Information security: responding at the speed of a tweet

by Steve Durbin, Global Vice President, Information Security Forum
The adoption of information technology varies widely across the legal profession. Some firms are at the leading edge in their use of things like smartphones, tablets, social media and cloud computing, while others see no reason to move on from their Windows 95-based software. But wherever you are on the scale, one thing is for certain: the range and severity of threats from cyberspace are growing daily, and the adoption of new ways of working and ‘consumer’ technologies are making cyber security an even more complex and challenging area.
Cyberspace has entered virtually every aspect of our daily business and personal lives. On the plus side, this has brought enormous opportunities and benefits through increased innovation, collaboration, productivity, competitiveness and customer engagement. On the downside, we face an ever-growing variety and frequency of threats from ‘malspace’ – an online environment inhabited by hacker groups, criminal organisations and espionage units.
At the same time, we are seeing a growing trend towards bringing consumer-oriented devices and social networking behaviour into the workplace – especially with the rise of the ‘Millennial’ (or ‘Generation Y’) workforce – which open up new channels for hackers and criminals to target companies in new ways.
BYOD opening the door
People started asking for permission to use their personal mobile devices for work – so-called ‘Bring Your Own Device’ (BYOD) – some time ago, but the rapid adoption of smartphones and tablets has seen this trend accelerate over the past couple of years.
Consumer-oriented devices such as netbooks, smartphones and tablets are becoming more affordable, more powerful and better connected. In many ways, the capabilities and convenience of these devices have already surpassed those of the laptops and PDAs traditionally offered by organisations.
This trend will only establish itself more firmly in the future as attractive new devices hit the market and the distinction between home and office working becomes increasingly blurred.
We are increasingly using our own devices for more than just email access, and are connecting them directly to internal information resources. By bringing these devices into the company’s ‘safe zone’, we are also opening up new channels of attack and placing potential new malware hosts inside the ‘firewall’.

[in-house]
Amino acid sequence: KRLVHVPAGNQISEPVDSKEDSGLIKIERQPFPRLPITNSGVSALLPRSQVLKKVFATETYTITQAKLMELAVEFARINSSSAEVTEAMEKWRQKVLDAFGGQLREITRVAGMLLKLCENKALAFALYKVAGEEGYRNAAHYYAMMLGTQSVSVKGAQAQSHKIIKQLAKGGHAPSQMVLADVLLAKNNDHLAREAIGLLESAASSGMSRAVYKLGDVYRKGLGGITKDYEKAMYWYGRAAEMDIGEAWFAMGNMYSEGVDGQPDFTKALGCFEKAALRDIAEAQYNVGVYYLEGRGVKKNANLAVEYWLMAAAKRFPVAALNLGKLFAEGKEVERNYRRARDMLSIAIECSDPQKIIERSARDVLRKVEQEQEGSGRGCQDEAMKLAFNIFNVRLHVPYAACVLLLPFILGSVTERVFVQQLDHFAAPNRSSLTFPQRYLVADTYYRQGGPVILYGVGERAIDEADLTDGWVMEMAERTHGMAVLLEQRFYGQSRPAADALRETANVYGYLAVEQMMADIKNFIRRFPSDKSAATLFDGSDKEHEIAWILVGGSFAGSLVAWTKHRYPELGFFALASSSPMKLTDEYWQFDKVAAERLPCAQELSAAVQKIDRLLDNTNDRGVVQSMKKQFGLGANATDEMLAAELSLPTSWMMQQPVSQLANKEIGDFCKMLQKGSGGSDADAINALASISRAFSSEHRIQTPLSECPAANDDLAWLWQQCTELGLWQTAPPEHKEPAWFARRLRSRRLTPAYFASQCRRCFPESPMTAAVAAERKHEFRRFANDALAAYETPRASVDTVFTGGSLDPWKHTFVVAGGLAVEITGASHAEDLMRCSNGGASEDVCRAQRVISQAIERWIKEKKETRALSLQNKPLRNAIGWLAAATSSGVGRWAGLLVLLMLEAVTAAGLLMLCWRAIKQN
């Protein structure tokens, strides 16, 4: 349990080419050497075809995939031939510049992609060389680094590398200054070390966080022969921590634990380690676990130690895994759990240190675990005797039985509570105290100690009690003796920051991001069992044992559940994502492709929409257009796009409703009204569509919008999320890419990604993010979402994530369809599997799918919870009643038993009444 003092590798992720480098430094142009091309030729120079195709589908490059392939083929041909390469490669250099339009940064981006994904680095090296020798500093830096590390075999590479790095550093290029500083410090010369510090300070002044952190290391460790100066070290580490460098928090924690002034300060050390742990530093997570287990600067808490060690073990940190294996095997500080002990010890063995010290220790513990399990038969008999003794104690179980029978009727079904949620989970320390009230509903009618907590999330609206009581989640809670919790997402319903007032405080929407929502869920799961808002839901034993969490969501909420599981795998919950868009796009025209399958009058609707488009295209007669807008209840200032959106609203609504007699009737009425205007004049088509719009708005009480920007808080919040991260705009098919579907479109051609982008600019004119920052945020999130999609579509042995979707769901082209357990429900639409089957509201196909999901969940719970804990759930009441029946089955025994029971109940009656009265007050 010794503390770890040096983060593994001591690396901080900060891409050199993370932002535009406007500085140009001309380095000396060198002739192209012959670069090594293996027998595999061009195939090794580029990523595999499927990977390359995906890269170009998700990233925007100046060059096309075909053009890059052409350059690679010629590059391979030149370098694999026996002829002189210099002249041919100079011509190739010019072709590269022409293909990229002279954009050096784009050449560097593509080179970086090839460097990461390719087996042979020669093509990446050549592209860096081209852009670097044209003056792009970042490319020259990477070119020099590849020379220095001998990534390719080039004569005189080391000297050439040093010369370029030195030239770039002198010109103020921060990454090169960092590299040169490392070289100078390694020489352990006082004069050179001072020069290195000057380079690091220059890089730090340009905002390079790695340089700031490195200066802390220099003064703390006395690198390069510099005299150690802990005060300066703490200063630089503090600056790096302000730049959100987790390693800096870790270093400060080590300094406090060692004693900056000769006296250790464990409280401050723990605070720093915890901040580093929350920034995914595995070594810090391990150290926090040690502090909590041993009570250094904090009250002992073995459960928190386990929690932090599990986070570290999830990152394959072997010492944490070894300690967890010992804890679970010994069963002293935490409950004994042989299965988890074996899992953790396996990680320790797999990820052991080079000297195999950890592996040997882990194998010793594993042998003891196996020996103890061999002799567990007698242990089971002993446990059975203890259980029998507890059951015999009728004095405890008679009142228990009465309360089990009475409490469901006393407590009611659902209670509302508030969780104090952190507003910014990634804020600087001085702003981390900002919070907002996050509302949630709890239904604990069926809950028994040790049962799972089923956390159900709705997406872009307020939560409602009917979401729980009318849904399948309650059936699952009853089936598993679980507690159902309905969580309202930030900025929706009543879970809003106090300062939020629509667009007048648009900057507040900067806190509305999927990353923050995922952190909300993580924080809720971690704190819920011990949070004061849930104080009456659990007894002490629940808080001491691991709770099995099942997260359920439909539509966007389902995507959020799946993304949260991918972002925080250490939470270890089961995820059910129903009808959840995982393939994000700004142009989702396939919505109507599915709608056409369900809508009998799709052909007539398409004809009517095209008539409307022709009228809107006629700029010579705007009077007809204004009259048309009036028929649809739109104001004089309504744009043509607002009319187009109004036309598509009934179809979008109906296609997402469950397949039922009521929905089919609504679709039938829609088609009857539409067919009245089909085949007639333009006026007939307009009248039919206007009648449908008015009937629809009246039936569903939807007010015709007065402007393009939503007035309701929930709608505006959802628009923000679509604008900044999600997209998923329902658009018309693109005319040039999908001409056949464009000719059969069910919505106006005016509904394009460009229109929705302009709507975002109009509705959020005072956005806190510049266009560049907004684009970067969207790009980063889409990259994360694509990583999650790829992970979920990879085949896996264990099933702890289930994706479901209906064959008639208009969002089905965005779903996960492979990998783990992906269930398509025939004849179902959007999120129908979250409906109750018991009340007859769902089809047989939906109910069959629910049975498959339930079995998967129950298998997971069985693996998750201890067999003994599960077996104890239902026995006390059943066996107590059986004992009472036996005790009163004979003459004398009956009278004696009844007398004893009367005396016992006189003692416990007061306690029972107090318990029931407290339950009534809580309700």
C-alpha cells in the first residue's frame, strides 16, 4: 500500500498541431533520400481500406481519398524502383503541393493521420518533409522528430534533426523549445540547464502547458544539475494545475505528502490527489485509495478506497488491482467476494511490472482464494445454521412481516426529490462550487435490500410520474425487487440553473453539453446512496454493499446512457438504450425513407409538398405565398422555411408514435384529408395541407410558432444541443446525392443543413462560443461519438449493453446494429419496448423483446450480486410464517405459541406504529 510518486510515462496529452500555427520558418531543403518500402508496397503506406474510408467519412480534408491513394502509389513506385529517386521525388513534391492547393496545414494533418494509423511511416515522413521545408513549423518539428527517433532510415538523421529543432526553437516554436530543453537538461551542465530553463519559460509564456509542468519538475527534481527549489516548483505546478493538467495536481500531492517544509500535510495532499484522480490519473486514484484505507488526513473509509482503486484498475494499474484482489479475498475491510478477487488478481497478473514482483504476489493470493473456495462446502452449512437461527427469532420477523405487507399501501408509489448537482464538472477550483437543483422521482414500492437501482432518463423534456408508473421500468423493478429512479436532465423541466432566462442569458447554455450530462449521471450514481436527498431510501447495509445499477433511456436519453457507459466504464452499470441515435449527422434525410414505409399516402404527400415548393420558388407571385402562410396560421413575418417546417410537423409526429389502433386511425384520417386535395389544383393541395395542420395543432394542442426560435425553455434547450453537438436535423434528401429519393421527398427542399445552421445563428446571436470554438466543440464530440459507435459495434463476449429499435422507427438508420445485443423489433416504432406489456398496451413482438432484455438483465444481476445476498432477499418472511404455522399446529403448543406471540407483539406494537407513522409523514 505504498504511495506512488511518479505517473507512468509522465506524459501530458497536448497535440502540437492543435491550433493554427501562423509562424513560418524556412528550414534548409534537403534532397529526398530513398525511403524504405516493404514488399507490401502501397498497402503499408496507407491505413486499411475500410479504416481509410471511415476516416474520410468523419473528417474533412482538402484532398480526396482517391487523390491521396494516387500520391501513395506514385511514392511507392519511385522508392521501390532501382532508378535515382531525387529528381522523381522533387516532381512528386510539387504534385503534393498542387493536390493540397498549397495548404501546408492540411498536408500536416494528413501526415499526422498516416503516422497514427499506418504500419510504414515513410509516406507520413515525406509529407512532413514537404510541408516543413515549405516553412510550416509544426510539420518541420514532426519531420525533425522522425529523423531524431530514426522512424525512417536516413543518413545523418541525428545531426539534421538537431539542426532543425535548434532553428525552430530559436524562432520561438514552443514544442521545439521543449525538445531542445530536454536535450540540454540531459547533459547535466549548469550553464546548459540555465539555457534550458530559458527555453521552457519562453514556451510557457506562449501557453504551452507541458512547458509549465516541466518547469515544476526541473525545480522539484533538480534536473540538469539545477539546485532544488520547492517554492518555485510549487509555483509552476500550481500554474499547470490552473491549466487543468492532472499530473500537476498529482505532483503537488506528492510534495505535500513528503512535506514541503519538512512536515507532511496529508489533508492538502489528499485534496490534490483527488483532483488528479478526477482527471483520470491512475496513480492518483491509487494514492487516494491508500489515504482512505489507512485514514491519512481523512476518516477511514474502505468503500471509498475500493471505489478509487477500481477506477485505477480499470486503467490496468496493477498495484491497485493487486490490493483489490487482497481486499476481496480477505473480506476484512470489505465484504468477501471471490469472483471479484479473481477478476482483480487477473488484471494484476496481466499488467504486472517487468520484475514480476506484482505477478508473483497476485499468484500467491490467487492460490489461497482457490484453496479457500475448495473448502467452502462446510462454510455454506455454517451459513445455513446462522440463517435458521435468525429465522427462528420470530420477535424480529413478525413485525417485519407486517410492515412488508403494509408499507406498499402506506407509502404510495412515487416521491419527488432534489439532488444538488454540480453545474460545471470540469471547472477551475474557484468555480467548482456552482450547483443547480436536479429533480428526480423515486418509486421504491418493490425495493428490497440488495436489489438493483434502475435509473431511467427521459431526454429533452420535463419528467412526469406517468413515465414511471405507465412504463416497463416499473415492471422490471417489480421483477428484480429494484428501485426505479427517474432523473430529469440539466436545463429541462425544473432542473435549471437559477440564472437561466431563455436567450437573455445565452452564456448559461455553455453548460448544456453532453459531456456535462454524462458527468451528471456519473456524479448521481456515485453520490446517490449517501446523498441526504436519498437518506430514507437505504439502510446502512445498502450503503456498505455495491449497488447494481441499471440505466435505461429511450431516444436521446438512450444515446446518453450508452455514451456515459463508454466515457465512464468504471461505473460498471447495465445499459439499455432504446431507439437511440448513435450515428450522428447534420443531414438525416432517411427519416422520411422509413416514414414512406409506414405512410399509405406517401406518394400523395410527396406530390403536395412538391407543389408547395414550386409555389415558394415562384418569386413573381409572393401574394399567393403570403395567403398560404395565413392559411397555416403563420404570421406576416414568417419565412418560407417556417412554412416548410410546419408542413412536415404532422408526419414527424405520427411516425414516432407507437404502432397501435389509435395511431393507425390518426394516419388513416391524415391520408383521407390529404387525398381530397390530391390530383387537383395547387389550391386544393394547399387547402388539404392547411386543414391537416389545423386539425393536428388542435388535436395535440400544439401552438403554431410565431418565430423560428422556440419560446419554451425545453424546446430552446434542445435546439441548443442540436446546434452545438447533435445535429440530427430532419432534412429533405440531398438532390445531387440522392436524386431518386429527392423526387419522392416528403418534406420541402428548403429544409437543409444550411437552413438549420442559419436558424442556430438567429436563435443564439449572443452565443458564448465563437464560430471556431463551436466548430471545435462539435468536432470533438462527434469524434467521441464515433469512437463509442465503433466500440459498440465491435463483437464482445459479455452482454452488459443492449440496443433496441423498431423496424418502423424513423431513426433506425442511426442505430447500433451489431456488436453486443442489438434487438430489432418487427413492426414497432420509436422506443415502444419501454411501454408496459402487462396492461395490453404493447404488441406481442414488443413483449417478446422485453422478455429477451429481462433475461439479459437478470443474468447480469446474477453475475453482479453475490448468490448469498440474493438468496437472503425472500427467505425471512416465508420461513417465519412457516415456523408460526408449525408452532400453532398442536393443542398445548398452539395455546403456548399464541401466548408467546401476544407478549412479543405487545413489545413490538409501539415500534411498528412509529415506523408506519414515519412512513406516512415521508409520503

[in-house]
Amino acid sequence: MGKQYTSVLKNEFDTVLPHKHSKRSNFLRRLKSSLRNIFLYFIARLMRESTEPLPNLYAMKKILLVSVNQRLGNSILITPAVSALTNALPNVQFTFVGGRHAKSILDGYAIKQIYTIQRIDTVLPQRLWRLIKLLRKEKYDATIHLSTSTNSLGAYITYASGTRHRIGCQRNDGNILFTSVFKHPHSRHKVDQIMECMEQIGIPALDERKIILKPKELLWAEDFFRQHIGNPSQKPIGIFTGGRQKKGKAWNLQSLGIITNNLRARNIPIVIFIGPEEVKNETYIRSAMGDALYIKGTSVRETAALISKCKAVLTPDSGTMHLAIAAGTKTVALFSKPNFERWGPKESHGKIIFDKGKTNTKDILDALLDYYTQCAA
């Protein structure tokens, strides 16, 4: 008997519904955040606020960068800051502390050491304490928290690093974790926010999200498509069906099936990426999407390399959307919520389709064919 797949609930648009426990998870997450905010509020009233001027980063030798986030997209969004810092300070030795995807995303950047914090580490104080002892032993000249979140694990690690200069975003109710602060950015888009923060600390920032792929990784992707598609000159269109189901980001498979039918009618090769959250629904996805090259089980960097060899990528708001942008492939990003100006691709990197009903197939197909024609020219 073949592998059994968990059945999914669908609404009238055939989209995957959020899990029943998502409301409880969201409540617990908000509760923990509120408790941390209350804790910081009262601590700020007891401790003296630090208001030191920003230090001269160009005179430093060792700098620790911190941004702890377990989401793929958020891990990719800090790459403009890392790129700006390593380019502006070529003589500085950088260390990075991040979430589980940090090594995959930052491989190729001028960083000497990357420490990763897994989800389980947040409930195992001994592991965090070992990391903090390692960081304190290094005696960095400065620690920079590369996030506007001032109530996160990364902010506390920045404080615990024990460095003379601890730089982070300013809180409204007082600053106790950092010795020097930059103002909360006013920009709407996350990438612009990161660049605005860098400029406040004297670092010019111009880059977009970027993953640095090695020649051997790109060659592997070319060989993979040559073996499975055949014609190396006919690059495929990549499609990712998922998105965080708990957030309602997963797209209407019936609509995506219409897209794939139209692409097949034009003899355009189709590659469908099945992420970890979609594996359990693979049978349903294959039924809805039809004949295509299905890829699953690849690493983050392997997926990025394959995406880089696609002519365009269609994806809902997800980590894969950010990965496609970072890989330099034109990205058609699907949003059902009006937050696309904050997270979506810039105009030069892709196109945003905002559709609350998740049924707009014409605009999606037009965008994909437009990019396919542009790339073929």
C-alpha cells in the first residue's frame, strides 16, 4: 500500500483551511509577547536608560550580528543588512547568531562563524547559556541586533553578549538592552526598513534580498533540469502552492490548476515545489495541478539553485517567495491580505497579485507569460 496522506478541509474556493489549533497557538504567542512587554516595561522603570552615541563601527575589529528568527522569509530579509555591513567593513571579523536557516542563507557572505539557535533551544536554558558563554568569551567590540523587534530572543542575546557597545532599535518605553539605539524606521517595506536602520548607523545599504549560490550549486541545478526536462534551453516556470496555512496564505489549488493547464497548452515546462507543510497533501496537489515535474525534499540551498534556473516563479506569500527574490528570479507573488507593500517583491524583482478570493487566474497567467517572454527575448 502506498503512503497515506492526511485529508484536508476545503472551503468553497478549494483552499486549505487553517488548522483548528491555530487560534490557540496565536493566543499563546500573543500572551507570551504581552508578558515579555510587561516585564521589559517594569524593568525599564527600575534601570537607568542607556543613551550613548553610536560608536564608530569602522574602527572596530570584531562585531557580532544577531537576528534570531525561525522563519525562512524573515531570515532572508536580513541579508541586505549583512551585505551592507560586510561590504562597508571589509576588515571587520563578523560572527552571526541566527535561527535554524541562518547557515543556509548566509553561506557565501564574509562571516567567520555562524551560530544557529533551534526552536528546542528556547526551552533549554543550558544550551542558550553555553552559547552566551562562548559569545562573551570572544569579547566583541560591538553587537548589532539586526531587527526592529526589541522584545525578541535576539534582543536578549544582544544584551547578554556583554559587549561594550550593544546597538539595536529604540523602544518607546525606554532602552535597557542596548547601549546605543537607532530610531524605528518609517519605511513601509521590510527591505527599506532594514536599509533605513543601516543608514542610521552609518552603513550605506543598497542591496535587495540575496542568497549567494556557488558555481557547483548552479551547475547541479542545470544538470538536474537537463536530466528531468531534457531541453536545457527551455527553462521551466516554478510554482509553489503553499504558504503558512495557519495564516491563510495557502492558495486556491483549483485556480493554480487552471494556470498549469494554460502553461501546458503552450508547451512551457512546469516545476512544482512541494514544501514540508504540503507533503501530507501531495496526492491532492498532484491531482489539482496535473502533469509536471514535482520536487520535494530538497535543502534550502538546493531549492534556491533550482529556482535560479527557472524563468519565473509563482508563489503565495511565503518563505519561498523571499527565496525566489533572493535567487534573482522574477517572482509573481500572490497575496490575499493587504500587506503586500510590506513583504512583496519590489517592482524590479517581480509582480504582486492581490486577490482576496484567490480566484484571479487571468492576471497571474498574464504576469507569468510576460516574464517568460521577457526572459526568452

If not managed correctly, the use of consumer devices for business could potentially take them completely out of the control of companies, and it may take some time – and possibly new technologies – before the confidentiality, integrity and availability of business information are protected to an acceptable standard.
Completely prohibiting the use of consumer-oriented devices for work is unlikely to be practical, let alone successful. We need to consider how to manage the risks while enjoying the benefits of this trend.
Social networking: the enemy within?
Social networking sites are now hugely popular and global in scale – Facebook alone has more than 500 million active users – and they are a growing aspect of work life.
Among the family, friends and business contacts who people connect to through social networking sites, there are many kinds of stakeholder relationships that involve a wide variety of ‘social’ and ‘networking’ interactions and information exchanges.
Among these, there will be criminals looking for information they can use to their advantage. This may be information that could be used for identify theft, hijacking of accounts and extortion. Old scams – like the Nigerian ‘419’ scam – find new life within the social network. Scams such as the ‘Help, I’ve been robbed!’ scam are new and improved versions, with added credibility – especially when they apparently come from people we are connected to on social networks.
Ultimately, information entering these sites is uncontrolled – even if employees use their privacy settings and restrict access to their friends, they have no control over what others choose to do with the information that they can see.
Once information enters the domain of the social network it is almost certain that it will exist forever, and something that can appear innocuous – for example, “I am at a conference on outsourcing” – can result in unintended consequences, such as “Wow, we are all being made redundant!”.
Even trivial information can have value and, when even trivial information is set free into the Web then it can morph in ways that cannot be foreseen. A classic example is the (now retired) site which simply trawled social networking sites to compile a list of when people were on holiday and ‘available’ for a robbery.
Building awareness
Technology will of course have a role to play in tackling the rise of cyber threats, exacerbated by the trend towards BYOD and consumerisation and the use of social networking in the work environment. But more important than this are initiatives that engender a security-positive environment across the firm.